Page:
Co-op Group pays tribute to CWS colleagues fallen during WWI

Chief executive Steve Murrells looked at the impact of the conflict on the society, as well as the efforts made by the business to help members and employees.

On 8 November the Co-op Group hosted a ceremony at its support centre in Manchester to commemorate staff fallen during World War I

As part of the ceremony, current employees read out the 810 names of the Co-operative Wholesale Society colleagues who were killed in the conflict.

In a post on the Co-op Group’s blog, chief executive Steve Murrells looked at the impact of the conflict on the society, as well as the efforts made by the business to help members and employees.

He wrote: “In 1914, the Co-operative Wholesale Society (CWS), as we were then known, employed thousands of people in Manchester and across the country at our head offices, factories and depots. In those days we were a major manufacturer of everything from biscuits to boots.

“By mid-August of 1914 350 CWS employees had already enlisted. We promised to hold their jobs open for them until their return and to pay to their dependents the difference in soldiers’ wages while the war lasted. By 1918, with 6,000 CWS employees in uniform, it amounted to a commitment worth more than half a million pounds, a vast sum of money in those days and equivalent to around £35m in today’s money.

“By September 1914 CWS had won the contract from the War Office to manufacture 200,000 tunics, trousers, caps and 63,000 blankets. We provided all of this to the government at cost.”

Mr Murrells said that while some millers at the time chose to end all contracts, predicting an upsurge in price due to supply and demand, the CWS honoured all of its existing agreements and sold more than a million sacks of flour in the first six months at less than market prices.

Nick Crofts addresses crowd
Members’ Council president Nick Crofts speaking at the ceremony

“We had no intention of making profits from the war, either through clothing or food,” he added.

The CWS had lost more than 800 colleagues by the end of the conflict, with others injured and mentally scarred.

One of them was private Charles Jeeves who served in D. Company, 1st Northamptons, who was an employee at the CWS boot factory at Rushden. After getting wounded on 9 May 1915, he wrote an account to his old boss at the CWS, recalling what had happened to him.

Related: 100 years on, we look at how Co-op News covered World War I

“Hundreds of our men were lying around me, either killed or wounded, and they were firing on those that lay there to make sure of finishing them off. I laid through this for fifteen hours, during which time our people bombarded again, and another regiment attempted to take the same trenches and lost, if possible, heavier than we.

“They were sending over shells during the whole of the time I was laying there, and they were bursting all around me, and I could hear the wounded shout as they were continually being hit, and I expected to be struck again at any minute, but was one of the fortunate,” he wrote in a letter that can be read on the Co-op Group’s website.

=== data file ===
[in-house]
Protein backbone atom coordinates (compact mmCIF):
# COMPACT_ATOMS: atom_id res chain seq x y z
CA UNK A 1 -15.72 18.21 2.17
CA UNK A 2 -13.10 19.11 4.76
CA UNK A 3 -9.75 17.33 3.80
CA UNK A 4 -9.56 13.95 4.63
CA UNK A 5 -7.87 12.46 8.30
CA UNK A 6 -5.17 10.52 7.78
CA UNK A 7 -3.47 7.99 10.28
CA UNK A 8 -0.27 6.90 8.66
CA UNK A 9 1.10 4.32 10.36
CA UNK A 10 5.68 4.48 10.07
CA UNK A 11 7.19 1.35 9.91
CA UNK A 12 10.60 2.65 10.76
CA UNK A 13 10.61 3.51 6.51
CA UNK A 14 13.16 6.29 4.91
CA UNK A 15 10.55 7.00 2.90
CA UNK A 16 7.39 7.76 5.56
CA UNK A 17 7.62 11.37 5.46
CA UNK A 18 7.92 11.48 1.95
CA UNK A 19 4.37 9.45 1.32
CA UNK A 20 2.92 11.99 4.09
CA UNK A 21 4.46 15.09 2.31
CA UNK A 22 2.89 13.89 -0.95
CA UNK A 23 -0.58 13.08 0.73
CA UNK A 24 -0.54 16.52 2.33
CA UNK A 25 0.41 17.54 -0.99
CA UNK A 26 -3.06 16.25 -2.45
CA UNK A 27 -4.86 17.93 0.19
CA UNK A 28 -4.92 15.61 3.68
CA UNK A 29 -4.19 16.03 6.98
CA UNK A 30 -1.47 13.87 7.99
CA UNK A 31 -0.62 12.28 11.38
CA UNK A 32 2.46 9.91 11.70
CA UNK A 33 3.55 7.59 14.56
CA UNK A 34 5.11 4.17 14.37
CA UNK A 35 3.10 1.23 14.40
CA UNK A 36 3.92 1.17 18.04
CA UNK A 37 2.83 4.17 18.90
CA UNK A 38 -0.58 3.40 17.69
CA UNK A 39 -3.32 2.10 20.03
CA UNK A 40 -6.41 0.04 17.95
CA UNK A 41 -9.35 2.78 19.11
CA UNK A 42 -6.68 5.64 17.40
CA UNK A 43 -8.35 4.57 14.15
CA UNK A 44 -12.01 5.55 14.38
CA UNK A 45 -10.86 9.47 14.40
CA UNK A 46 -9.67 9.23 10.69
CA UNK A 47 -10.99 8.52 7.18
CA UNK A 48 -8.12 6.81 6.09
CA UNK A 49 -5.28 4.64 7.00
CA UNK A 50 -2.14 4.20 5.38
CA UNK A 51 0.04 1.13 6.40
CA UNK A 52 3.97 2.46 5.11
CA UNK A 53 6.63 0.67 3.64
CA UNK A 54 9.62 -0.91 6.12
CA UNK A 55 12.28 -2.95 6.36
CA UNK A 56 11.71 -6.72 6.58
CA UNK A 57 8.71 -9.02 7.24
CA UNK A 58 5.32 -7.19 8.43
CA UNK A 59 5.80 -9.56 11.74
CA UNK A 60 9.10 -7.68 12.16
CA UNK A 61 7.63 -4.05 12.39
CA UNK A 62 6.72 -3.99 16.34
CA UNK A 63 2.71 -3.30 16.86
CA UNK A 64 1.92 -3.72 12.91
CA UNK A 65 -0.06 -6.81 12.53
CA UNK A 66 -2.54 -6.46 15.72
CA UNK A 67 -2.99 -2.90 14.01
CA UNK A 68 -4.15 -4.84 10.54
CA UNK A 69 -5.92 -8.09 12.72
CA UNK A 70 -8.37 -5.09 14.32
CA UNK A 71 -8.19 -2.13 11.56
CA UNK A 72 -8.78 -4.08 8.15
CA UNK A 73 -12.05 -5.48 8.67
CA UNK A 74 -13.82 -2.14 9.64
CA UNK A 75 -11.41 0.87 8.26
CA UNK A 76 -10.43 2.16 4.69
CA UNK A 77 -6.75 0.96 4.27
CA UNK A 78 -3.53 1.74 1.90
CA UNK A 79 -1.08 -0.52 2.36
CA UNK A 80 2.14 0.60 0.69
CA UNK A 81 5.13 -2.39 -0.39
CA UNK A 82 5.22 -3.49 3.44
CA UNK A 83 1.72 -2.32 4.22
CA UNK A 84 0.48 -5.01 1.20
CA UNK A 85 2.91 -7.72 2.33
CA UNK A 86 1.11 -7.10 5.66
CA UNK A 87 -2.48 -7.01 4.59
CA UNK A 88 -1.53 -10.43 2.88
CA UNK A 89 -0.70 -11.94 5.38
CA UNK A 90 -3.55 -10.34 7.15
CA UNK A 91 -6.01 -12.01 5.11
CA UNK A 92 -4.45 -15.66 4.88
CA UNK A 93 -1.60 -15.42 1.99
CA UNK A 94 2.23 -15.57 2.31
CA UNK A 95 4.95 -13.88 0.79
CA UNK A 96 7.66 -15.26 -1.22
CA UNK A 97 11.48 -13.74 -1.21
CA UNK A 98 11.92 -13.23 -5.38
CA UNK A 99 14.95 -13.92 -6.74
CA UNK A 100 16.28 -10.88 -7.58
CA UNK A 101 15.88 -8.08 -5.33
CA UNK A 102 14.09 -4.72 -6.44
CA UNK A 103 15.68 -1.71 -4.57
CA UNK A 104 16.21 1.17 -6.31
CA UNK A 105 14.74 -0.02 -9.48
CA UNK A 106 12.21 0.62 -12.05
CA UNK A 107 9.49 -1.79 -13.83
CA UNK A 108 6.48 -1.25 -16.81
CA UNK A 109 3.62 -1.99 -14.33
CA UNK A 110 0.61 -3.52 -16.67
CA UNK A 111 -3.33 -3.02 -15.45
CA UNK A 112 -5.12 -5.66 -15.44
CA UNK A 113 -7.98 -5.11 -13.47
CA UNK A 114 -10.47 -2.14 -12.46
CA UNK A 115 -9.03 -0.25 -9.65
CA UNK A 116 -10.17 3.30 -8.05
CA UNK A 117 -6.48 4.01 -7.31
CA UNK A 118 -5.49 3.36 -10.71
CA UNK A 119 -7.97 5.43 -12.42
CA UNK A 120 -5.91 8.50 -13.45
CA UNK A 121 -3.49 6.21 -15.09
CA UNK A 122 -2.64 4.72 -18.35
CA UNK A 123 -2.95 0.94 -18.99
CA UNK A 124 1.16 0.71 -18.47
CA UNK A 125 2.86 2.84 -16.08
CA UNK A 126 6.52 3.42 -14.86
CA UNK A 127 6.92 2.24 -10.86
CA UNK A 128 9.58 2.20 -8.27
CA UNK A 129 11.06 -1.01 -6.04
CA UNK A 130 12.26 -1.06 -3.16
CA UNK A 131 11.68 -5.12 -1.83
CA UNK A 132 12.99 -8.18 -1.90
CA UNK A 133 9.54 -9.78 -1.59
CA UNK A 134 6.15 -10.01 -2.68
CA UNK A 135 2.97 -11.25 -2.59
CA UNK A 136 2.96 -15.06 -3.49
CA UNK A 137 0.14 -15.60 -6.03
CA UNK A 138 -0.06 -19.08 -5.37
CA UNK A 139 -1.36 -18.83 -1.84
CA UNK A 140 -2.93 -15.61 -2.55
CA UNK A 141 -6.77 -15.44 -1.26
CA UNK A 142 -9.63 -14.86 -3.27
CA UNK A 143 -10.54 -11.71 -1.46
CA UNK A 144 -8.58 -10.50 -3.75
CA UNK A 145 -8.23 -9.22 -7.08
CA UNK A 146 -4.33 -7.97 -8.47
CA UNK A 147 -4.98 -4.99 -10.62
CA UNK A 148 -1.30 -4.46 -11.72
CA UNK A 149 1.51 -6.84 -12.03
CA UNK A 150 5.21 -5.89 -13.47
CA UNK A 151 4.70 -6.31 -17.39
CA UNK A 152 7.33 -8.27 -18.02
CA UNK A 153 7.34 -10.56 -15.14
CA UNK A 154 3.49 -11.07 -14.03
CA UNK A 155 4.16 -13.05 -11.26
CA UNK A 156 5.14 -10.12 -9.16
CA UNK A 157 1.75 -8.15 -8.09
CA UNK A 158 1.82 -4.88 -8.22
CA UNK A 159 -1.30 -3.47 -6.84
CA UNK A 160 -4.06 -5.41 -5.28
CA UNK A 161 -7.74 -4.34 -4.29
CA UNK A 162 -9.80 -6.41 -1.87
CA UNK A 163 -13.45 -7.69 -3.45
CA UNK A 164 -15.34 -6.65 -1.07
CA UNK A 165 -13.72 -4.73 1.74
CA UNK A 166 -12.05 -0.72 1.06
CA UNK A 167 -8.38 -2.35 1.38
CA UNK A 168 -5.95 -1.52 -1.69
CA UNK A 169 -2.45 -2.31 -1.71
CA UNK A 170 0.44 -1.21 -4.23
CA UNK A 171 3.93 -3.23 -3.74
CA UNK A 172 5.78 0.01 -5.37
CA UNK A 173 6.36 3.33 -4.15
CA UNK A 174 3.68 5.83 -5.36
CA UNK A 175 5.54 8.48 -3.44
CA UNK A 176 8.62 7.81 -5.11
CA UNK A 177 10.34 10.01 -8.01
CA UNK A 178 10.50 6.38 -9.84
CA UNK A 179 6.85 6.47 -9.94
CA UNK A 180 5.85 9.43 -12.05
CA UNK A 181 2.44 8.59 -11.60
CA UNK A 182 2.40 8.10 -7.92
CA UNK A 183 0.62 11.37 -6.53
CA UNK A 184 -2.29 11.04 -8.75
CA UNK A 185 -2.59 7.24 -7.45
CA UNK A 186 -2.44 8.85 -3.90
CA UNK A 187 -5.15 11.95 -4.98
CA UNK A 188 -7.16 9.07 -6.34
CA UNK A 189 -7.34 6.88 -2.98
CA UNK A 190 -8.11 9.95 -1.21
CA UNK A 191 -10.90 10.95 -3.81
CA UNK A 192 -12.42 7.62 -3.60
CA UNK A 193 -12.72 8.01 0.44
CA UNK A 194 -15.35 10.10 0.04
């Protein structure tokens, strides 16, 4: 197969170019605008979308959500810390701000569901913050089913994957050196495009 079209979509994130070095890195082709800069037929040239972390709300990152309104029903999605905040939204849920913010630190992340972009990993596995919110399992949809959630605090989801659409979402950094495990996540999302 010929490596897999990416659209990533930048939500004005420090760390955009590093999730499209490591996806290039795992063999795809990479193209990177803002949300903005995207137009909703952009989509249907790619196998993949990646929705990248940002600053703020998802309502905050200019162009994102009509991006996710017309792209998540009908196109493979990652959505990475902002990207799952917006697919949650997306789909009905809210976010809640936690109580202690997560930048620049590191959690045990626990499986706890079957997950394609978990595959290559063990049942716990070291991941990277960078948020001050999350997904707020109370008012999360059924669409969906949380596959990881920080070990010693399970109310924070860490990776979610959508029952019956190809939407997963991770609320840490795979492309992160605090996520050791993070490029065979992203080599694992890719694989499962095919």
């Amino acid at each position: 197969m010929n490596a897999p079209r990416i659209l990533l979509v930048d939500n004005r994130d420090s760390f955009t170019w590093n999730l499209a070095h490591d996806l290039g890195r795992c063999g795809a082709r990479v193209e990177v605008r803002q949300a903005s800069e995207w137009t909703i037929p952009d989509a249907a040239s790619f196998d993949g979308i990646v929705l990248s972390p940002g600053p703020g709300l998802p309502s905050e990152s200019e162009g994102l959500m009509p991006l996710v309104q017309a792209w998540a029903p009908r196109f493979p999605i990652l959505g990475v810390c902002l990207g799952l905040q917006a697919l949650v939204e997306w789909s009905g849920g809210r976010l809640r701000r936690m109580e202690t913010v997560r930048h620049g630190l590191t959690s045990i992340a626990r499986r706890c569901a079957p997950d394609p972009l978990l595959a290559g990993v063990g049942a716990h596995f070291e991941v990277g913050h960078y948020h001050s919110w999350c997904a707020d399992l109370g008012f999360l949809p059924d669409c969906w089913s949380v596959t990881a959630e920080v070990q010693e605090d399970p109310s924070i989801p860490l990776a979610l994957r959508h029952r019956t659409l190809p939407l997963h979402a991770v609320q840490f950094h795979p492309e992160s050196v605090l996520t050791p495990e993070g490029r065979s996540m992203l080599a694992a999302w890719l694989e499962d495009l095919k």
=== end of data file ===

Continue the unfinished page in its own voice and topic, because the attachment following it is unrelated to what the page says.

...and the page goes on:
To pay tribute to those who had lost their lives, in 1930 the CWS built a memorial in one of its new office buildings on Corporation Street in Manchester. Many other CWS premises around the country built their own memorials in the years following the end of the war.

In his blog post, Mr Murrells also mentions the role of the CWS and its female members and employees in promoting peaceful reconciliation to conflicts.

“The wearing of white poppies was first launched by the Co-op Women’s Guild in 1933 before being taken up by the Peace Pledge Union. The white poppy remembers not only the military casualties of war but the civilians, too.”

Related: White poppies tell the story of the alternative Remembrance Day

On Remembrance Sunday Co-op Group food stores will join the two minutes of silence. A number of Co-op Group Funeral homes as well as those of independent co-operative societies have created window displays honouring the war generation, and Co-op Funeralcare has introduced a poppy-themed hearse to it fleet.

“By reaching back across a century, we’ve reminded ourselves that when it’s mattered most, we’ve been in tune with the greatest concerns of our members, colleagues and our customers. We must continue to be a business that thinks and acts like this as we face the challenges of the decades to come.

“As the ‘war to end all wars’ finally retreats from living memory, we remember with pride our colleagues who lost their lives, or whose lives were changed forever, by the conflict. And we take inspiration from the decisions we took a century ago that demonstrated our community minded thinking and our commitment to business integrity,” added Mr Murrells.

In this article

Join the Conversation